Stress fractures are tiny, hairline cracks in the bone caused by repetitive force that can occur in the lower extremities including the foot.  If left untreated stress fractures can lead to a complete break in the foot.

Signs and Symptoms

  • Pain that comes on quickly during activity and is relieved by rest
  • Pain on the top of the foot or ankle
  • Swelling
  • Redness
  • Bruising

Who's at Risk

Athletes 

Runners and athletes who play basketball, tennis, or gymnastics.are most at risk. It's important for any athlete to increase their training schedule gradually.  

Non-Athletes

Increased activity in those who live a sedentary lifestyle: e.g. non-athletes who take up a new sport and push themselves too hard

Underweight Women Runners

A new study out of Ohio State University found that underweight women runners are at higher risk for stress fractures.Women with a BMI of 19 or lower were at higher risk than those runners with a higher BMI. The researchers thought that the reason for the higher risk in low weight runners is that the lack of soft tissue sends the shock of the constant pounding back into the bone. They agreed that more muscle mass was needed.

Female athletes who aren't getting proper nourishment and are training too hard can develop sporadic periods or lose their period altogether. This can cause bone low bone mass which sets a woman up for stress fractures.

This study also showed that it takes longer to heal from a stress fracture for those with a BMI of 19 or less. 

This idea of more muscle mass is echoed by Barbara Drinkwater, Ph.D who has studied bone health in master athletes. Many runners are often under the misconception that running provides enough weight bearing exercise to prevent stress fractures. Although much of her research has been on older women who have gone through menopause, her advice of weightlifting to build more muscle mass could extend to low weight women as well based on this study.

Women Athletes Who Are Post Menopausal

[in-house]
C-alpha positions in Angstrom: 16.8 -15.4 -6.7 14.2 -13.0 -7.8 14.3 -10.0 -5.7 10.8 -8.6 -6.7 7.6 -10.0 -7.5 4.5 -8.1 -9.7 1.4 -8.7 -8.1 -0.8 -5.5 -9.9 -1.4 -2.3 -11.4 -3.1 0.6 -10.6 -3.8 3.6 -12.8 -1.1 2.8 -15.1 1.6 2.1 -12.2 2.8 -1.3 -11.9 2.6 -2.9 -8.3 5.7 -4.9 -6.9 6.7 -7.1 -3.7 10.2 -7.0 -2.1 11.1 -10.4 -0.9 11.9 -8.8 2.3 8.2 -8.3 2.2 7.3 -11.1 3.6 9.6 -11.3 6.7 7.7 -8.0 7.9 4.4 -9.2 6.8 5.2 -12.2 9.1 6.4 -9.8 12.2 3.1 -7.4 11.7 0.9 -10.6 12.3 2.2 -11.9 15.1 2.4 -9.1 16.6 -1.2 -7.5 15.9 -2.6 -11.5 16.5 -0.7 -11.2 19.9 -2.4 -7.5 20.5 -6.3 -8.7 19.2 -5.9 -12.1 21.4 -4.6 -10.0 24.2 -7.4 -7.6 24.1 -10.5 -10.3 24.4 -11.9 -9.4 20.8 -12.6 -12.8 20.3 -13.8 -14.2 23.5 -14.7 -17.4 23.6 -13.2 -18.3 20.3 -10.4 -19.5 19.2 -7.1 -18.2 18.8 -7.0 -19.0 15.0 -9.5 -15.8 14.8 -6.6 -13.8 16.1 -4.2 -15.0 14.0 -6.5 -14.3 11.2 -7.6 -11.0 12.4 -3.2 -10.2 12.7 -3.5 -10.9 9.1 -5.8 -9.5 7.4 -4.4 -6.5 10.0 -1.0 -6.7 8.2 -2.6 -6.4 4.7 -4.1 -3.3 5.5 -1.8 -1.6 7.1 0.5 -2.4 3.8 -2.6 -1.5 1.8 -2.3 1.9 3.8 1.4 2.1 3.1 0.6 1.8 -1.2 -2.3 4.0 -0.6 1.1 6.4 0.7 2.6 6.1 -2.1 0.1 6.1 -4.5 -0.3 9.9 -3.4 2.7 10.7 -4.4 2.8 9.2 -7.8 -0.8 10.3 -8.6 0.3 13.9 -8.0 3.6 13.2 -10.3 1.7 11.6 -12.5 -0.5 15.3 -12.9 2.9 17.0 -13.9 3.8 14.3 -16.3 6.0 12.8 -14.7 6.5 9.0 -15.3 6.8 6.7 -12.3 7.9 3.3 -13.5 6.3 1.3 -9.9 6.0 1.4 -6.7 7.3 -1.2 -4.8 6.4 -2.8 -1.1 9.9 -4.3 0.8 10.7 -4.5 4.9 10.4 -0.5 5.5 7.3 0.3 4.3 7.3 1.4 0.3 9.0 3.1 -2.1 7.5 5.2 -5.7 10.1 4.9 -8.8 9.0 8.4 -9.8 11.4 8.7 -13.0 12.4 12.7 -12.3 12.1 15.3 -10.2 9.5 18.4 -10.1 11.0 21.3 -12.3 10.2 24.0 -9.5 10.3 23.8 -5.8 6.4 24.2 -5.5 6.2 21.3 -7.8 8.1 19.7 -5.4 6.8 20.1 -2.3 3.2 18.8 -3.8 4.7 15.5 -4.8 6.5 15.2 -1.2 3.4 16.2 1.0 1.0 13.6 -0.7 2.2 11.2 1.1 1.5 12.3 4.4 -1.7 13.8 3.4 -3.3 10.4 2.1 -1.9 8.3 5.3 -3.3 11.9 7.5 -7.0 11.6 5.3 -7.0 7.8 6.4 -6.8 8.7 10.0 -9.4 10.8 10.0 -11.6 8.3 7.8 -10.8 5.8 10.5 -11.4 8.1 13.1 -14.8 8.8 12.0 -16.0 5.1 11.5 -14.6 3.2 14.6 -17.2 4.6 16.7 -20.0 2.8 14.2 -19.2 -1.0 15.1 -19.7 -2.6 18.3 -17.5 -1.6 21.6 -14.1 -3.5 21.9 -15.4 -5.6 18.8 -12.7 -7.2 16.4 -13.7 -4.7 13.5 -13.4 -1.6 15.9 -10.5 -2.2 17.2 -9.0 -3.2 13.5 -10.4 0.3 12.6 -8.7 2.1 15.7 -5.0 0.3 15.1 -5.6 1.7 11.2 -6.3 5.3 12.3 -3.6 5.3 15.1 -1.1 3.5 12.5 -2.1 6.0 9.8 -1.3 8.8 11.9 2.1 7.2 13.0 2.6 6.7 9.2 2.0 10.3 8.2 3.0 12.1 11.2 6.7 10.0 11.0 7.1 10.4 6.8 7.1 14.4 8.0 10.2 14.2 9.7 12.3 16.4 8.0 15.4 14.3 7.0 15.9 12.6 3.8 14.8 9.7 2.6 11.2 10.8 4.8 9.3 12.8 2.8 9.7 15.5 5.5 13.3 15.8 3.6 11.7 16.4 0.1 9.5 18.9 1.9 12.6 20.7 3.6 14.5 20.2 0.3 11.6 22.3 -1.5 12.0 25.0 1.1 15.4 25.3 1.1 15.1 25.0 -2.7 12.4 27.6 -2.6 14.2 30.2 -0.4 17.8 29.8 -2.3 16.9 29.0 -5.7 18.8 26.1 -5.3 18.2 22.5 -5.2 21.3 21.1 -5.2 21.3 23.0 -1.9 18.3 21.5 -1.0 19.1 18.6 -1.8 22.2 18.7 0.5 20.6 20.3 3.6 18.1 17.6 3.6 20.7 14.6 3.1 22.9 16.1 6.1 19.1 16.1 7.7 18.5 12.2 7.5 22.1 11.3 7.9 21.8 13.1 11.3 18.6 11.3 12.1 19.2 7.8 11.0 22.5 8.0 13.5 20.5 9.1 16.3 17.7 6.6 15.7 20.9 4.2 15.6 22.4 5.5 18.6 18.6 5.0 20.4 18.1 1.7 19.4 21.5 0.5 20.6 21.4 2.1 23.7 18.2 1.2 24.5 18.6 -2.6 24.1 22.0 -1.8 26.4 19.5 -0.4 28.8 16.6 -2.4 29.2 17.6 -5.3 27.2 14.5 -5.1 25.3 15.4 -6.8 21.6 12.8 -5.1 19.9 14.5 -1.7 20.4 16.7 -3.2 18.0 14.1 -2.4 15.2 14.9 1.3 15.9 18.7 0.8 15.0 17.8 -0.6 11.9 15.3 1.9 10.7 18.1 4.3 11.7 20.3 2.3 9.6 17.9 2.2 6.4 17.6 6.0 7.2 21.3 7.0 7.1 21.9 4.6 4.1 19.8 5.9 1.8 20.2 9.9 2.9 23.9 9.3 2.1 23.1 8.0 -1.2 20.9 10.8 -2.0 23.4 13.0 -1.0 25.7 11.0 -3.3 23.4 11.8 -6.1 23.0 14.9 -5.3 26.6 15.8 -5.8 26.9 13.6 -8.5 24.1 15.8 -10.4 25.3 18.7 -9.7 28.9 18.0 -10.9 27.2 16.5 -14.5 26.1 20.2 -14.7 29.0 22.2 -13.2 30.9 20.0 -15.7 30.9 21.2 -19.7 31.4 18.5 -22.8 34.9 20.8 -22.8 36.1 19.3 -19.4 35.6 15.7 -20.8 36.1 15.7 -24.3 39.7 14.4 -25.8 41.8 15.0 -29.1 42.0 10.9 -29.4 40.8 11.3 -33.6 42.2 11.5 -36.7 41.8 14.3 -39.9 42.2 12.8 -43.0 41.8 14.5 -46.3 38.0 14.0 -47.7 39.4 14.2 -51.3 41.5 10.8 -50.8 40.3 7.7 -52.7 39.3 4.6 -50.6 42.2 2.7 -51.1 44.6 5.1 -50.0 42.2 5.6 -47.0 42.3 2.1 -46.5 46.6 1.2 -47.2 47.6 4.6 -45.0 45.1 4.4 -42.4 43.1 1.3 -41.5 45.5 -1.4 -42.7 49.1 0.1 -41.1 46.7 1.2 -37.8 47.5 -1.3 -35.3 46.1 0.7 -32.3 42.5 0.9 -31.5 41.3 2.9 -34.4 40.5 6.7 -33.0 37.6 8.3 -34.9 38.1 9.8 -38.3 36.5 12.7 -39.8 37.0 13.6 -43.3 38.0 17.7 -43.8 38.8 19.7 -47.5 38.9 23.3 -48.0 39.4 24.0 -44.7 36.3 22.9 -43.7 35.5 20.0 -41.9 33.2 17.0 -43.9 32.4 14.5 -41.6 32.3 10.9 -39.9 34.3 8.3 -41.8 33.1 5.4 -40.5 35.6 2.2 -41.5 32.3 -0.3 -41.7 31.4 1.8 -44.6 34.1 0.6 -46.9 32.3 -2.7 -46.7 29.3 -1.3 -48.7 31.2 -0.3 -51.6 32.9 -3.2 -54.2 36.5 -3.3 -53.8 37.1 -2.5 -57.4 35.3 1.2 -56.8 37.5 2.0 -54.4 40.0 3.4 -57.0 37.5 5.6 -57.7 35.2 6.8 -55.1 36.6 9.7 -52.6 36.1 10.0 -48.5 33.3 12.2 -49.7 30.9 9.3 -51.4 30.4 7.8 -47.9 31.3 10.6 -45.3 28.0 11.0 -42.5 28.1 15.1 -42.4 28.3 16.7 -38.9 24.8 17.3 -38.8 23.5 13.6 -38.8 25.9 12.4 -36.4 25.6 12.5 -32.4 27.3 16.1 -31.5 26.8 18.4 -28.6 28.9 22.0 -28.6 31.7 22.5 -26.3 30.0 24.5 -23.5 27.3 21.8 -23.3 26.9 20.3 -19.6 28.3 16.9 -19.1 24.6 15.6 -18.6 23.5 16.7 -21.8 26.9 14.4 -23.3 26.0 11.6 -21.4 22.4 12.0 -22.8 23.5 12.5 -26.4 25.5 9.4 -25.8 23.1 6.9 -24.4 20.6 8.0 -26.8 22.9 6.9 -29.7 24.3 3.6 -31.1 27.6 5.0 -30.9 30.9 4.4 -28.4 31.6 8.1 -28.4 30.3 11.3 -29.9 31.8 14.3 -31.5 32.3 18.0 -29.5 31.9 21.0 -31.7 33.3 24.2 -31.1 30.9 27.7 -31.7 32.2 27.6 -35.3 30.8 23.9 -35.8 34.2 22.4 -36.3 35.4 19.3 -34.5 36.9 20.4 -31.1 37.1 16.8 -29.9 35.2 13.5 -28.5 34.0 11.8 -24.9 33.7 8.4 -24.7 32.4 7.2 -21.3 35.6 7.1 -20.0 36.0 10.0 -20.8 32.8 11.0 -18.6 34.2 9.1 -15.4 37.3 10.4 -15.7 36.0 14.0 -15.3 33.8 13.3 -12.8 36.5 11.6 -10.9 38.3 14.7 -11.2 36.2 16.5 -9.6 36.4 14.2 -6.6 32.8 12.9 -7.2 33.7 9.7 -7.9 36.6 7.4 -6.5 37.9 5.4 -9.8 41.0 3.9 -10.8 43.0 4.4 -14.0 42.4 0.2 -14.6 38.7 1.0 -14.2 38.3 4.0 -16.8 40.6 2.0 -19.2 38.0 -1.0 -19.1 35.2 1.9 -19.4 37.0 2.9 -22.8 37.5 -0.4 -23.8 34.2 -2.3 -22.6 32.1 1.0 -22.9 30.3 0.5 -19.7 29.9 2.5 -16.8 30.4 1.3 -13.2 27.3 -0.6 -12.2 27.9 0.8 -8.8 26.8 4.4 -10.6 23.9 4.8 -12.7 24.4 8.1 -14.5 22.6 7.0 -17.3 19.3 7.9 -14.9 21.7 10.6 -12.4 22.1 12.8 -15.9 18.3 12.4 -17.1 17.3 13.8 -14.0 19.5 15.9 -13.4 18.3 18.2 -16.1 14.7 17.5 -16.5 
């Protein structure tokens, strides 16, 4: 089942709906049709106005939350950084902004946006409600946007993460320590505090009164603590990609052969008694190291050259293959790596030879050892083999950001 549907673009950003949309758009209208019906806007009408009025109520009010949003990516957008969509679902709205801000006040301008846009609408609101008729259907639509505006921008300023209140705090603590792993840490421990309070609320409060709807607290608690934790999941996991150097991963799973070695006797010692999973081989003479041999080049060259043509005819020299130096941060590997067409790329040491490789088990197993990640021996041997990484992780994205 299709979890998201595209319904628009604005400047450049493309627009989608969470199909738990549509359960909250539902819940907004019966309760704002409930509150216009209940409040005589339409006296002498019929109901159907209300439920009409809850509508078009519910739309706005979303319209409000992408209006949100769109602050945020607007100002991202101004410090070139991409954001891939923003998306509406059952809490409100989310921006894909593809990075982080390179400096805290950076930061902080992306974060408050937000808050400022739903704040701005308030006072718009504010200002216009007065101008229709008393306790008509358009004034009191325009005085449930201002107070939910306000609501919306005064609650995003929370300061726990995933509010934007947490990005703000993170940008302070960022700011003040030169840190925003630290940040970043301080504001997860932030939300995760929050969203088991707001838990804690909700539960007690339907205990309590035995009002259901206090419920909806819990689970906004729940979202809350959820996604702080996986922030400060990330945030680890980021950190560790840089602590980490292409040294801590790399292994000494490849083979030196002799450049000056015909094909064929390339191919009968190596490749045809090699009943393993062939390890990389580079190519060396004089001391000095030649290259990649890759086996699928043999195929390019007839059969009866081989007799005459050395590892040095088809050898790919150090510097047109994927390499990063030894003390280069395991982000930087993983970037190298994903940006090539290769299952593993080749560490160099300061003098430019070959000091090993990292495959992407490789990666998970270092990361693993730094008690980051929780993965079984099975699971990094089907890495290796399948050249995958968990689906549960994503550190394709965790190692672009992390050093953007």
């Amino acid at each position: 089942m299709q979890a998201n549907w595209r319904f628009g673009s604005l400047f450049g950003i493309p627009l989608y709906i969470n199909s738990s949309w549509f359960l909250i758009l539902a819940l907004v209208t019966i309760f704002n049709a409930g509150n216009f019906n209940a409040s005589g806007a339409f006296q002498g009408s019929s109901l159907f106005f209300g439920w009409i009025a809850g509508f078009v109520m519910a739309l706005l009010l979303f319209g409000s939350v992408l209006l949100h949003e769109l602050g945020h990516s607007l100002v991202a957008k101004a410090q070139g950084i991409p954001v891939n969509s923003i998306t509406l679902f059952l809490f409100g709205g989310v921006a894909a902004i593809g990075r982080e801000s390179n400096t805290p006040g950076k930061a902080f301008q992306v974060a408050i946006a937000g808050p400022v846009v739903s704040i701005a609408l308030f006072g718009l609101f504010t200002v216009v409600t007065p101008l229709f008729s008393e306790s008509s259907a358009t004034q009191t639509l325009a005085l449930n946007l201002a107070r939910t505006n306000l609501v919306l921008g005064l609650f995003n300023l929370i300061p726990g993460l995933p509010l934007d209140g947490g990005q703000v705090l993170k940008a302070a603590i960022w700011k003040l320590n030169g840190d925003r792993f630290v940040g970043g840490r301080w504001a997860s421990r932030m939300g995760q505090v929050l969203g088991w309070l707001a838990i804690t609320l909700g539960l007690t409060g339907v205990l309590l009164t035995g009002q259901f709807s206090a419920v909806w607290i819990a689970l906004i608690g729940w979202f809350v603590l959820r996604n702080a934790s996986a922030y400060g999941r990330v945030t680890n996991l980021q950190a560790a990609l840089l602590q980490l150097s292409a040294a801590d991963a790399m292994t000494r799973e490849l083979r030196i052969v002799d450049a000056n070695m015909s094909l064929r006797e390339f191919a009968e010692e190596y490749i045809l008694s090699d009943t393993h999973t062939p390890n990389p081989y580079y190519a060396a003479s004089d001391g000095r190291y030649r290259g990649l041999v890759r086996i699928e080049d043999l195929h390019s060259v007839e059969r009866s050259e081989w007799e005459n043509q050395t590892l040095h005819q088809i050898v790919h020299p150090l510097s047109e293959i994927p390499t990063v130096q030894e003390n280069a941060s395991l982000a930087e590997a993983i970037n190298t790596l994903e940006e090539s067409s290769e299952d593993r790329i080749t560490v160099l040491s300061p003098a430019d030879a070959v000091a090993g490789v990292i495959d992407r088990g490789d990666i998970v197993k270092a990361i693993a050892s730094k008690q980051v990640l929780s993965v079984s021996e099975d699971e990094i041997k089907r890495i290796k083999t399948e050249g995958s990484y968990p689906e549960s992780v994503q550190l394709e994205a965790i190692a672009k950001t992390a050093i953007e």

Post menopausal women are also at risk for stress fractures due to loss of bone mass.

Low Levels of Vitamin D

Vitamin D is essential to build strong bones

People With Poor Foot Mechanics

People with flatfoot or high, rigid arches are more at risk for stress fractures. Men and women with flat feet or other foot problems can end up placing more pressure on one area of their foot which prevents the bone from healing adequately. ‚Äč

Certain Foot Conditions

Bunions, tendonitis, and blisters can all affect the way your foot hits the ground adding more stress to your body.

Improper Footgear

Worn-out shoes or shoes not designed for your sport will not provide proper support for your feet, placing more stress on the bones. Athletic shoes need to be replaced every 500 miles. Learn more about how to buy supportive shoes by viewing this video.

Hard Running Surfaces

Our bones can be affected by a small change in the type of surface we run on. Shifting from trail running to running around Greenlake on cement or moving from playing tennis on an indoor surface to an outdoor surface can put you at risk for stress fractures.

Changing Jobs

Changes in how much you sit vs stand all day can also lead to stress fractures. For example, a person who changes from a job where they sit all day to one where they stand on their feet most of the day.

Treatment

After confirming the problem through X-rays or other imaging, stress fractures are usually treating by recommending rest and by immobilizing the foot. Surgery may be needed to stablize the stress fracture or to repair a stress fracture that has progressed to a fracture.

Prevention

Follow these recommendations to lower your risk for stress fractures:

  • Getting enough Vitamin D and eating a diet rich in calcium will give your body what it needs to keep your bones strong. Vitamin D levels that are too low will prevent your bones from absorbing calcium an essential ingredient for bone development.
  • Start training slowly particularly if you are more sedentary during the winter months; increase your training time by no more than 10% a week.
  • Add strength training to your workout regimen to build strong bones.
  • Change up your activities by alternating between ones that are high impact like running to low impact like swimming.
  • Stop when it hurts. Foot or ankle pain are never normal. 

For information about other types of heel pain visit:

What's Causing My Heel Pain and What Can I Do About It?

If you're noticing any of the symptoms above, it's important to make an appointment right away with a foot and ankle surgeon. Call us at 206-368-7000 or make an appointment online.